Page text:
For me, the whole trip was just a great experience.

It’s hard to take it all in when you’re in the moment. It’s not really until you get back and look over your pictures and really think about all that you’ve done that you truly appreciate what you’ve been blessed to see.

Hyuana Picchu was one of the toughest hikes I've ever done... as you can see I was beast mode

In my short amount of time on this earth, I’ve been able to see a lot, even compared to what my father has seen and he’s been to war. To take in all the different cultures and see all these areas of the world, it has allowed me to understand not only how different they all are, but also how much truly alike they are. It makes you have a much broader appreciation for mankind.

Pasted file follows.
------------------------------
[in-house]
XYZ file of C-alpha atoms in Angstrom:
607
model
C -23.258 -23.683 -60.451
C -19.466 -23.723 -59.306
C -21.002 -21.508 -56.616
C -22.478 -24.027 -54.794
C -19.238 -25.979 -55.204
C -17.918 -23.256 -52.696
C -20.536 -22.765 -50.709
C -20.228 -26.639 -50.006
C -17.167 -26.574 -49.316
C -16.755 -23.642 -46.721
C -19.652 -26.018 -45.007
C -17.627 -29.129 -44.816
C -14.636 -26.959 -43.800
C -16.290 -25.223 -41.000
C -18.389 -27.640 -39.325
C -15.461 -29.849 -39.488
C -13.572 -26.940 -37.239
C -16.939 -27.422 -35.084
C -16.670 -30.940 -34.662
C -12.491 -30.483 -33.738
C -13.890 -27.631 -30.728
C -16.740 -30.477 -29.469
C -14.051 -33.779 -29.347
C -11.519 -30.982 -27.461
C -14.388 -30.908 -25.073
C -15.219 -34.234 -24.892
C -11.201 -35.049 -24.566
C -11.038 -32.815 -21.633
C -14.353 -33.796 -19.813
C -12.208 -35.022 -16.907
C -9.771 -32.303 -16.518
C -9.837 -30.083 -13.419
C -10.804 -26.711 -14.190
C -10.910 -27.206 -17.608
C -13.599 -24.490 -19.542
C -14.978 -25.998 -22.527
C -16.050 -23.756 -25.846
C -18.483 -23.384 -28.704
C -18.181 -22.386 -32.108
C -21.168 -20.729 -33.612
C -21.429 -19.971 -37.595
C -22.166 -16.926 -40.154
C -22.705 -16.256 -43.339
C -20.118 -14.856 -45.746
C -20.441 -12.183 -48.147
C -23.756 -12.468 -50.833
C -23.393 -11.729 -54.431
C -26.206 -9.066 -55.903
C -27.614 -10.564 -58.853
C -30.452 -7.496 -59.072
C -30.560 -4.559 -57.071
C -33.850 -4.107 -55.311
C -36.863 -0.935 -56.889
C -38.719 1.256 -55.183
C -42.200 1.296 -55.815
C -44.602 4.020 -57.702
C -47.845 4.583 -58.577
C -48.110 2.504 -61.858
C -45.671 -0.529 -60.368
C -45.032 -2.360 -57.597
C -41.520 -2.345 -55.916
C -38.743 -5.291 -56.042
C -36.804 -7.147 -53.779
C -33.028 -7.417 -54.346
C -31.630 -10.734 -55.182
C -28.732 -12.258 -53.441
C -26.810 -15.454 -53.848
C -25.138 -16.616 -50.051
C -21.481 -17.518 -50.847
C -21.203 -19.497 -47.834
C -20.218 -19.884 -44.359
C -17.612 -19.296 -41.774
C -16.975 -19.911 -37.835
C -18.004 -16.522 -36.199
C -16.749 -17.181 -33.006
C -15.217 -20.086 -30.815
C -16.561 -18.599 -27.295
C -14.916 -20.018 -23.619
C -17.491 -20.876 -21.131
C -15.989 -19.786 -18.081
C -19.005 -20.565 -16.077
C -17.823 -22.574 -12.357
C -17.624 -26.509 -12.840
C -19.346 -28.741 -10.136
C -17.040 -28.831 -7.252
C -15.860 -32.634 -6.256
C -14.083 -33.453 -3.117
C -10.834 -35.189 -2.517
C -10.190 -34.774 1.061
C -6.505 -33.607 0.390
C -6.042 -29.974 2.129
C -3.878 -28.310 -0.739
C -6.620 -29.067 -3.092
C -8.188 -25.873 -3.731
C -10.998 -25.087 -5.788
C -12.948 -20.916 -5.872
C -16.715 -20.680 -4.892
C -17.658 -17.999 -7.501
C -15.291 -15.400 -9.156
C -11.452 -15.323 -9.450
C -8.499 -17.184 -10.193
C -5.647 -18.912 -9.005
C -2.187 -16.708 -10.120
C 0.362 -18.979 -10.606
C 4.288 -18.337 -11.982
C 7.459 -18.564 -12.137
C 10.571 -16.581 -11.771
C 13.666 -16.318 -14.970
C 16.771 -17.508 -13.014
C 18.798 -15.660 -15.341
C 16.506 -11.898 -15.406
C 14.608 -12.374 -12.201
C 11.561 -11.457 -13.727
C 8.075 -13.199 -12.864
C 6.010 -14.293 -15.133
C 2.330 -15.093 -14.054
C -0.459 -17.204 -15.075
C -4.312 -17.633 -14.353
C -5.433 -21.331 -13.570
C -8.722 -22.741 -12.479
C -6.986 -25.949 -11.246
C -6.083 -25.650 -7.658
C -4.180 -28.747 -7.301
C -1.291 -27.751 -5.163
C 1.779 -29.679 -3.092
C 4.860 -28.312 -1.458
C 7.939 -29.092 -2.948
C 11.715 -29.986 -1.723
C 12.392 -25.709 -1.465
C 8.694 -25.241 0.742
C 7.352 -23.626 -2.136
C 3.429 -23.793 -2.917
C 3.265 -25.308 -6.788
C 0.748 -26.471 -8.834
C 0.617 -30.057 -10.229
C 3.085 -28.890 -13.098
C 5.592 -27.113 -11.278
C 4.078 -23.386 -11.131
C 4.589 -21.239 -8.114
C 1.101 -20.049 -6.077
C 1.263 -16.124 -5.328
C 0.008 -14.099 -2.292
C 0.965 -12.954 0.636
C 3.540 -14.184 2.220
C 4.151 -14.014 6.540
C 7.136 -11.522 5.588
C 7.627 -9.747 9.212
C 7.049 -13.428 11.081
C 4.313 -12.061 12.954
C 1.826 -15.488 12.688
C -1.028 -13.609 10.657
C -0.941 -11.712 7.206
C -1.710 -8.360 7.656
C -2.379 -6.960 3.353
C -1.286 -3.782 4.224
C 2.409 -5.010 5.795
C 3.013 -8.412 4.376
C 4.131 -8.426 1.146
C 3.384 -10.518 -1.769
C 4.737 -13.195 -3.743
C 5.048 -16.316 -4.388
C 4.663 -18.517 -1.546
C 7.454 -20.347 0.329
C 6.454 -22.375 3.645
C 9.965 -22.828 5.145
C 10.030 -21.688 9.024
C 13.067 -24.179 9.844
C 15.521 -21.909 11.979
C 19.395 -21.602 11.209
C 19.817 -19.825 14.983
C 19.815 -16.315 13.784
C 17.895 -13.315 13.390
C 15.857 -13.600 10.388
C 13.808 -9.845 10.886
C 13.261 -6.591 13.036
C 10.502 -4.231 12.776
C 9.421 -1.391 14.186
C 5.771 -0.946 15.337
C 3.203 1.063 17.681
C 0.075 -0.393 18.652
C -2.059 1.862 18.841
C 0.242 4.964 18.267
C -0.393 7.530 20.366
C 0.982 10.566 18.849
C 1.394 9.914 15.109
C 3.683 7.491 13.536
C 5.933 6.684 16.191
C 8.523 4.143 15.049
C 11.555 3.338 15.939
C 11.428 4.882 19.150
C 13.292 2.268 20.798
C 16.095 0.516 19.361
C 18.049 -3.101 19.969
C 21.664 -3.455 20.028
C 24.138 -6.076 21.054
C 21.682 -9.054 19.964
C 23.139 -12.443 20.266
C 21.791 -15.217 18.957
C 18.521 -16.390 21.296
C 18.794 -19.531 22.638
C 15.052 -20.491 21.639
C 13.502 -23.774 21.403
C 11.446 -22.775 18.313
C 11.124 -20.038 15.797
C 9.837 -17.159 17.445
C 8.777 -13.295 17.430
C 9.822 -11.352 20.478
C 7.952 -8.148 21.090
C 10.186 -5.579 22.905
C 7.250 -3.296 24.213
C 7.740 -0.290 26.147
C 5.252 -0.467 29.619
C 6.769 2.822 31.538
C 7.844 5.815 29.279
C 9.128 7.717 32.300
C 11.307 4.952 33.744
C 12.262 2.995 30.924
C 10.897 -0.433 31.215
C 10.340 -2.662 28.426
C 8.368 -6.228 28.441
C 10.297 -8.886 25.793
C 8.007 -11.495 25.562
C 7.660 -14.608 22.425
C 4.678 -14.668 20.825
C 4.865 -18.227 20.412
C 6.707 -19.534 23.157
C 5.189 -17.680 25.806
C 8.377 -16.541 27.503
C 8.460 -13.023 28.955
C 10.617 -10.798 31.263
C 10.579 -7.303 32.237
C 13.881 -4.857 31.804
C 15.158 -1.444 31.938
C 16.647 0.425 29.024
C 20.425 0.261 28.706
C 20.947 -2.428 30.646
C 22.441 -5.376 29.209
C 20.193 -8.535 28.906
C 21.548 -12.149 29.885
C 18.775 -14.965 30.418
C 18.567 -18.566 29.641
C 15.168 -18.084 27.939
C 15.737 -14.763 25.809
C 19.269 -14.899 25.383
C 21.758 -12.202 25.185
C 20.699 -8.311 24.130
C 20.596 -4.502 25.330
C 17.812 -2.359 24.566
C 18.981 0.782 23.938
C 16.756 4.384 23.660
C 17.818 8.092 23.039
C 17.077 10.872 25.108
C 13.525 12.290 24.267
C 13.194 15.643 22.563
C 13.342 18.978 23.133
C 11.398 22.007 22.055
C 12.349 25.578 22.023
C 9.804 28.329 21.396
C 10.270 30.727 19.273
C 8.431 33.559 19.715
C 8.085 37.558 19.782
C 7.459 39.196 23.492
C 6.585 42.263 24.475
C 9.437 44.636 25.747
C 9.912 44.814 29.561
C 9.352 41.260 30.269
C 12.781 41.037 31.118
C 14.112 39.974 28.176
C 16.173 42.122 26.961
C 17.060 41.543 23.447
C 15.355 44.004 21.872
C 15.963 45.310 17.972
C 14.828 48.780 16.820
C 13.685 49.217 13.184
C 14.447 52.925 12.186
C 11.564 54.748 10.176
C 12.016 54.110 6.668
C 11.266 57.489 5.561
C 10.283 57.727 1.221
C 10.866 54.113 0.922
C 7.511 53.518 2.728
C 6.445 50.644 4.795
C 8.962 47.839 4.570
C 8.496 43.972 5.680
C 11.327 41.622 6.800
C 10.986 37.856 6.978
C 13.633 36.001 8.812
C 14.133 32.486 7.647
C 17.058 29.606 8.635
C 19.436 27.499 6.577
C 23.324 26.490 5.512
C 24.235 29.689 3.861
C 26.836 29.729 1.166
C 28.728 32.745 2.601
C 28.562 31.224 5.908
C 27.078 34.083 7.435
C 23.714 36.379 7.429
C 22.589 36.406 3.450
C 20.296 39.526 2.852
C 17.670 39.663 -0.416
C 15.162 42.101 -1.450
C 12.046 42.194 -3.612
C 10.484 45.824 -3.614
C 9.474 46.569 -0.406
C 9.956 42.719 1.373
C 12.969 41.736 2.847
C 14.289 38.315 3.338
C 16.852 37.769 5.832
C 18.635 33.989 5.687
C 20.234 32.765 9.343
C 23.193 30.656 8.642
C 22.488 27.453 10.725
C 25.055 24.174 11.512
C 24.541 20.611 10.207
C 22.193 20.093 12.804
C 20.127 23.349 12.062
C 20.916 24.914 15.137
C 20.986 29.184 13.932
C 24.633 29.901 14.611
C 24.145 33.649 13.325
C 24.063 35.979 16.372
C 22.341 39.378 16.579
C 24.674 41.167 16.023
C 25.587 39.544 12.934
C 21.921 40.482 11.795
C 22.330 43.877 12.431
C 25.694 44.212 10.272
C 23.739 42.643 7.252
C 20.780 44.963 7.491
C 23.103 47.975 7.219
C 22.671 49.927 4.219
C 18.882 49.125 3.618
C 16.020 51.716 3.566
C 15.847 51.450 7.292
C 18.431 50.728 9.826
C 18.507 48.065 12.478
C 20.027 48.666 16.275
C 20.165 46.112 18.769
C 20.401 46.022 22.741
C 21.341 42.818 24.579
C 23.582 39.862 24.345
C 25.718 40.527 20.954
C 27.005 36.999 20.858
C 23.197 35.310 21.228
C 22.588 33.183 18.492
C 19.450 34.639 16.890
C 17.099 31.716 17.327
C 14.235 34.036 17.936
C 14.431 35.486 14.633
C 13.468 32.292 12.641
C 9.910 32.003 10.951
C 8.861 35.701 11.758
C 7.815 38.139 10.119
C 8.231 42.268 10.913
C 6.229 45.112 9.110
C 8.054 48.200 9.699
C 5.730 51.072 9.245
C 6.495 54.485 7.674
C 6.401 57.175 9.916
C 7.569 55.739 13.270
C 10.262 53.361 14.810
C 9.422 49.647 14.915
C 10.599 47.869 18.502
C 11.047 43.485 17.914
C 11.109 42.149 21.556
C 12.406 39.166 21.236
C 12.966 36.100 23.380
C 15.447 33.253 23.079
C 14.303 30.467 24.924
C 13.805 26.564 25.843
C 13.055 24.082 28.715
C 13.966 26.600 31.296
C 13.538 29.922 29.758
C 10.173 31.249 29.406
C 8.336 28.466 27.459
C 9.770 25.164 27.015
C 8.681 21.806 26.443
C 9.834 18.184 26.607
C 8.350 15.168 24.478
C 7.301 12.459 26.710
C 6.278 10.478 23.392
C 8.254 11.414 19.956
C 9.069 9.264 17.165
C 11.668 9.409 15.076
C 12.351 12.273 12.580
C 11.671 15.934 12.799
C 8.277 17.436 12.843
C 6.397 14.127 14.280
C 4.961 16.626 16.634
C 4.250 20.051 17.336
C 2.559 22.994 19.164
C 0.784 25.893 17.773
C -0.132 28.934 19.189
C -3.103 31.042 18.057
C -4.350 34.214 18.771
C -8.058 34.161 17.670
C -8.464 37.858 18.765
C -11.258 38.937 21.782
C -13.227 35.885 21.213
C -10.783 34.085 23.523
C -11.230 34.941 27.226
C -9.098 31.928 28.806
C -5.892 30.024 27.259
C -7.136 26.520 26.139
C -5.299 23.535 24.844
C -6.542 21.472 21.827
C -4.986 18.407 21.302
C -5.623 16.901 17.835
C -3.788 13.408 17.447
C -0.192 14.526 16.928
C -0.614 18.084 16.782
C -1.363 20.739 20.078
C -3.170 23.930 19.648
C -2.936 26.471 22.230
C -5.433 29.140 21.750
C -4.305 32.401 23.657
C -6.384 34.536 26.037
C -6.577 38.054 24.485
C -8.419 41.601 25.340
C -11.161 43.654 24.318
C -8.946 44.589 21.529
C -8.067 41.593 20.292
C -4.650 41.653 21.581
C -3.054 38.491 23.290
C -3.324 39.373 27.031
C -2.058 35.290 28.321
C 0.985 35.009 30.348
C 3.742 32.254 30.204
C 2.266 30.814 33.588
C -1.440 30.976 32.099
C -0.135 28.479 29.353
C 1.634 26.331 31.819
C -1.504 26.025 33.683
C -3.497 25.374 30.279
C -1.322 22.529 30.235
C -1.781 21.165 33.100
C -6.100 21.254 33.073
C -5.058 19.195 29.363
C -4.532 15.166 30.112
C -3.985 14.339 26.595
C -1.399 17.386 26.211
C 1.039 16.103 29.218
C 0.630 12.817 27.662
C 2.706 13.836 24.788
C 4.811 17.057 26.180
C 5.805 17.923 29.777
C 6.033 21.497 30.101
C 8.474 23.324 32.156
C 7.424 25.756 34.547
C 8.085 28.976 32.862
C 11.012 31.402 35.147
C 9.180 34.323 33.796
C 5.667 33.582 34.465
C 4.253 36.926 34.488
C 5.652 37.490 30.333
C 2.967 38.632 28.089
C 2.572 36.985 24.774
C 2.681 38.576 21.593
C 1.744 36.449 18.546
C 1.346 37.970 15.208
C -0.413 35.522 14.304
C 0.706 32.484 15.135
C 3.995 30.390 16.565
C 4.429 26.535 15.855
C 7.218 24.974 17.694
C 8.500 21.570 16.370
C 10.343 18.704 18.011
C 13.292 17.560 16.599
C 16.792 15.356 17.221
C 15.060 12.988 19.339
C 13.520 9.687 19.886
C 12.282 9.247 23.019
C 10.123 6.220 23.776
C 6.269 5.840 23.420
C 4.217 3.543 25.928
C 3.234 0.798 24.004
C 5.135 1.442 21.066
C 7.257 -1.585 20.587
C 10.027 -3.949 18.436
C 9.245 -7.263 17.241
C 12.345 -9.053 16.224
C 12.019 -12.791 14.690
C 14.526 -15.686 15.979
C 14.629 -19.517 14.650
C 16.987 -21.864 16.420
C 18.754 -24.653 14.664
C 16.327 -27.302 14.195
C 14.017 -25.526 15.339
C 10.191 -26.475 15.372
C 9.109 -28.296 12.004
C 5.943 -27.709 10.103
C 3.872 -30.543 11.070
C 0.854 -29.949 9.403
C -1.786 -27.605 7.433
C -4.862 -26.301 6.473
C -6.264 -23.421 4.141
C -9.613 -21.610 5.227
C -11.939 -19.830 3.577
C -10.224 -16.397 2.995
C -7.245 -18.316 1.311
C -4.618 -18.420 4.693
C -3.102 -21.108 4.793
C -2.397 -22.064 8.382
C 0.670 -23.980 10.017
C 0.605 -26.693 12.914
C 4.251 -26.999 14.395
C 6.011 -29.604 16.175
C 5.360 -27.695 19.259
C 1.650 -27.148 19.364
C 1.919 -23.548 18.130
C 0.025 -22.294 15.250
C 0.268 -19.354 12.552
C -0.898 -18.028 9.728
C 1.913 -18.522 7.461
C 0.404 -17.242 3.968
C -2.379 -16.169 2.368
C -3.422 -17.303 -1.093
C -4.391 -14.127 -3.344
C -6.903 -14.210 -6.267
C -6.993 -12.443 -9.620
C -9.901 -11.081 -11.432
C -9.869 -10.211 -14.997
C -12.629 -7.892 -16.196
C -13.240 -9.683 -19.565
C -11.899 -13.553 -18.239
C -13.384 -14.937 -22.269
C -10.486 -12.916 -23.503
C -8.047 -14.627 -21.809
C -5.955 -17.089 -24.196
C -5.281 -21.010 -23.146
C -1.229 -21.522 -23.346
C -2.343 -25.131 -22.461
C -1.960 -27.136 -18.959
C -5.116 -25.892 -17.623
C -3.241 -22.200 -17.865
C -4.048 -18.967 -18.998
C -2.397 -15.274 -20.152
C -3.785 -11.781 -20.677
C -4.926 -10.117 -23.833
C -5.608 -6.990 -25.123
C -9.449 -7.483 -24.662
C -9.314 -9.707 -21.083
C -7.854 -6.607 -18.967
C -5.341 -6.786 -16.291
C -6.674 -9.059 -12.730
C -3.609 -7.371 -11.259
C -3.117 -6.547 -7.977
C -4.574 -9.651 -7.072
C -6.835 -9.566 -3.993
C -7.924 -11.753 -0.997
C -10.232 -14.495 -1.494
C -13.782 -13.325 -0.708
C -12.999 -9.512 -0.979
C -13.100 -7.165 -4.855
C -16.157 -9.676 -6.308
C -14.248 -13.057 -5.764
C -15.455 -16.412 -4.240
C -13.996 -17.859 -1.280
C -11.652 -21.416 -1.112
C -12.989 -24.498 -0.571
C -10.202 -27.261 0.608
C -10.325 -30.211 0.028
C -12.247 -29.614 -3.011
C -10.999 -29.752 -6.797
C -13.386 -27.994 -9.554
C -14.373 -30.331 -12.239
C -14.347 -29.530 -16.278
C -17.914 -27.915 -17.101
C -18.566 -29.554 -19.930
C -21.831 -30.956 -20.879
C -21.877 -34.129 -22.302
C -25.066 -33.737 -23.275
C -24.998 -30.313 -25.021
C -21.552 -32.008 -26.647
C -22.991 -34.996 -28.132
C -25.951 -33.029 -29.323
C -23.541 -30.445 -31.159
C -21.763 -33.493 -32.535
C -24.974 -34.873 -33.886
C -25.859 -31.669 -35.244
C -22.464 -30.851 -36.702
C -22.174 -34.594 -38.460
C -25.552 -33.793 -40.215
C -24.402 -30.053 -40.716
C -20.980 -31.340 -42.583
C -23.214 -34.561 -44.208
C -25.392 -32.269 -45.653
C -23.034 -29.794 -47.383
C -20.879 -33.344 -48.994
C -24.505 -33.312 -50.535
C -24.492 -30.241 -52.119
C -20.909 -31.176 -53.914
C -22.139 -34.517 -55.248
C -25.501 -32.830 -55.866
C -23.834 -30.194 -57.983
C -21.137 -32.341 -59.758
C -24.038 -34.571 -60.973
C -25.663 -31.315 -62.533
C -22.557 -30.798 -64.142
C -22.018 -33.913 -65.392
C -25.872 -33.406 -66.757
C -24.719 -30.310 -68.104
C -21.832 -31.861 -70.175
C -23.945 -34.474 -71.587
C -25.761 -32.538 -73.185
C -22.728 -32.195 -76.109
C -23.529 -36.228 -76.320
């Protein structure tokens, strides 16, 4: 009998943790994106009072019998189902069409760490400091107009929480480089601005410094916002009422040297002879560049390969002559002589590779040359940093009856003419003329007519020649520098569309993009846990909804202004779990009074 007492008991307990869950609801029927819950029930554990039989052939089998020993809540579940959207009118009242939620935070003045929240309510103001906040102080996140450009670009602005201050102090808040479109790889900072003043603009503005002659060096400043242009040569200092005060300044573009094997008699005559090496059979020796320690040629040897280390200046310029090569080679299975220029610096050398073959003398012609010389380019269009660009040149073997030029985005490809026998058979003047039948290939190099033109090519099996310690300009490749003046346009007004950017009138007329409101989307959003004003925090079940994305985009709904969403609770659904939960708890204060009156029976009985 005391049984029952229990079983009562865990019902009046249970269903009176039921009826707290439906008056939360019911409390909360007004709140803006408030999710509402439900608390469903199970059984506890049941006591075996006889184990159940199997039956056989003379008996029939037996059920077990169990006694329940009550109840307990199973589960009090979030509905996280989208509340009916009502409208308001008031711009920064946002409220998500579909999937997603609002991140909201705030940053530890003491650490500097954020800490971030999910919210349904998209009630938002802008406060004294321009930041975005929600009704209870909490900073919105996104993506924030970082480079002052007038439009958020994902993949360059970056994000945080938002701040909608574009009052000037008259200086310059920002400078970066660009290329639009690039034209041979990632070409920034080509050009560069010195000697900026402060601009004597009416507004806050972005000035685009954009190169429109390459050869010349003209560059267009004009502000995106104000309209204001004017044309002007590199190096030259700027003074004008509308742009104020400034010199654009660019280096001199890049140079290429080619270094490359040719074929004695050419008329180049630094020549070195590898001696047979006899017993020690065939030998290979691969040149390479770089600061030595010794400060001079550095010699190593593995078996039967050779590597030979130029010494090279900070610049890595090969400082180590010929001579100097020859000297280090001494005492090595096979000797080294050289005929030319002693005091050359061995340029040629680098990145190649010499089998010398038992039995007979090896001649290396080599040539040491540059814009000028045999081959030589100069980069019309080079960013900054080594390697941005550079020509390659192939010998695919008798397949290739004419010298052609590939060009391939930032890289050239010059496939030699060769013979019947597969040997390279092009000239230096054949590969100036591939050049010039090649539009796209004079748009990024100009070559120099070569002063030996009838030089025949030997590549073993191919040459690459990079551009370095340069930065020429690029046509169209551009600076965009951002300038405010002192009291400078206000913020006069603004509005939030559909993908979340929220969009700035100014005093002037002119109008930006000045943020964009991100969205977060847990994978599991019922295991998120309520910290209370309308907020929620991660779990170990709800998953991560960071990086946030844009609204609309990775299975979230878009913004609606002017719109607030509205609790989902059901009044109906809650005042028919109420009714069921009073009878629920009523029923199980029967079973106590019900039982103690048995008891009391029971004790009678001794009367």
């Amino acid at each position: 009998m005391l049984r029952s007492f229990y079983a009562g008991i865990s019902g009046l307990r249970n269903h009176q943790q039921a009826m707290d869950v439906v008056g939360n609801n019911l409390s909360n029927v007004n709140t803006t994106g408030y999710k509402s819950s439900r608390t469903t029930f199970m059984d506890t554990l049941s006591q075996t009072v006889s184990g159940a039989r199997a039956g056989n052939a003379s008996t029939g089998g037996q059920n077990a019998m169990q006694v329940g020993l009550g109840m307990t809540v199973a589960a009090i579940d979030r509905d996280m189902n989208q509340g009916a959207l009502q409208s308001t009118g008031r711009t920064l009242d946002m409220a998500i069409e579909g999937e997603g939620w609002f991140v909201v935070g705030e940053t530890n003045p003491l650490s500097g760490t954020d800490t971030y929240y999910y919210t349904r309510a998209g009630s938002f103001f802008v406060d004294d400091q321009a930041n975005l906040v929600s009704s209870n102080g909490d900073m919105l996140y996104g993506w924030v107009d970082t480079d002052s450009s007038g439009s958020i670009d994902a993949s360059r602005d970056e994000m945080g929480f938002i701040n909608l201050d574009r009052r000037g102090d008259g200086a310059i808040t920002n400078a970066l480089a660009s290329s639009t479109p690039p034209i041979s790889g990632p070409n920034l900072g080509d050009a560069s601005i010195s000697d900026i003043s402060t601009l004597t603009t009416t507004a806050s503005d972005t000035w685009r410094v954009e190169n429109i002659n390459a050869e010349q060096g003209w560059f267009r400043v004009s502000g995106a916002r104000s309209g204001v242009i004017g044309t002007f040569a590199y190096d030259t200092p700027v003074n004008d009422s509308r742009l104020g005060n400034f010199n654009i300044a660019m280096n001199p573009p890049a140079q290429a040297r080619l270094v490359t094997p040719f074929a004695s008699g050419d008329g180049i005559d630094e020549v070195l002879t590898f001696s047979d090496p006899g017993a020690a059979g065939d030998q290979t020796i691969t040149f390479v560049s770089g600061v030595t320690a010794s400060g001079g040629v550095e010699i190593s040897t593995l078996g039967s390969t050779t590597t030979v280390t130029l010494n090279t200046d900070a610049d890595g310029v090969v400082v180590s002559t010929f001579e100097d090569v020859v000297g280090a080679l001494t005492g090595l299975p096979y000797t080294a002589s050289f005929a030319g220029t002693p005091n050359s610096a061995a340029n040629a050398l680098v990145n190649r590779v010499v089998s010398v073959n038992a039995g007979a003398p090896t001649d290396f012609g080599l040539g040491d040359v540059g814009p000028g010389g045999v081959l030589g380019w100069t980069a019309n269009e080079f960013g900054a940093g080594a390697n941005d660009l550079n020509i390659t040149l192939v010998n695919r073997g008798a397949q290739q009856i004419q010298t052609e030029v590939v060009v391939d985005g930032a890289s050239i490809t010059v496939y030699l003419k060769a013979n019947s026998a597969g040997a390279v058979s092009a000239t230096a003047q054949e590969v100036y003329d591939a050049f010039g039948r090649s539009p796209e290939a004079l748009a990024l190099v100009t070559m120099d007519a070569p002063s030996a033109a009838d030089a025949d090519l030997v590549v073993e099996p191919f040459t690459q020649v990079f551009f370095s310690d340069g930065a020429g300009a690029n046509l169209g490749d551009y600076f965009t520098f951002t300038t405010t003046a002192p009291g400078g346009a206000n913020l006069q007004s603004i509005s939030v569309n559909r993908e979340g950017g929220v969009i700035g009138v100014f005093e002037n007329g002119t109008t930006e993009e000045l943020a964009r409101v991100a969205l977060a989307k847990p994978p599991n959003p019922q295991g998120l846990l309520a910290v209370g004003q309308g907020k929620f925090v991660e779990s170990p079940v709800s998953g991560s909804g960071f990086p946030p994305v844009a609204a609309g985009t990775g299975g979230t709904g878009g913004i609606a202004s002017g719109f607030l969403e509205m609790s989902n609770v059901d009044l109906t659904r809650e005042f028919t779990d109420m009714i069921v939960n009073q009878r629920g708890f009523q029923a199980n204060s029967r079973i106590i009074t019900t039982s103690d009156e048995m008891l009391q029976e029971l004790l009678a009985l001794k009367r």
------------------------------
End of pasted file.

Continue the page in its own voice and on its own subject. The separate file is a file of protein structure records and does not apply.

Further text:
A lot of people think that because you speak a different language or you look a different way, you are different. But you’d be really surprised to learn how much we all have in common. That’s the lesson I’ve taken from all of my experiences.

You can go into someplace with preconceived thoughts and try to prepare yourself based on expectations of how people may receive you. But once you get there, the experience is always very unique because it’s your very own.

Just like you’re intrigued by a particular area that you’re travelling to, or the particular people that you meet, they’re just as intrigued by you because a lot of times they haven’t had the means to travel. So you’re actually a representation and an extension of your own culture, what America is and who we are here. There’s a give and take in the relationship when you’re travelling. Not only do you become a little bit smarter, but you can actually enlighten others as well.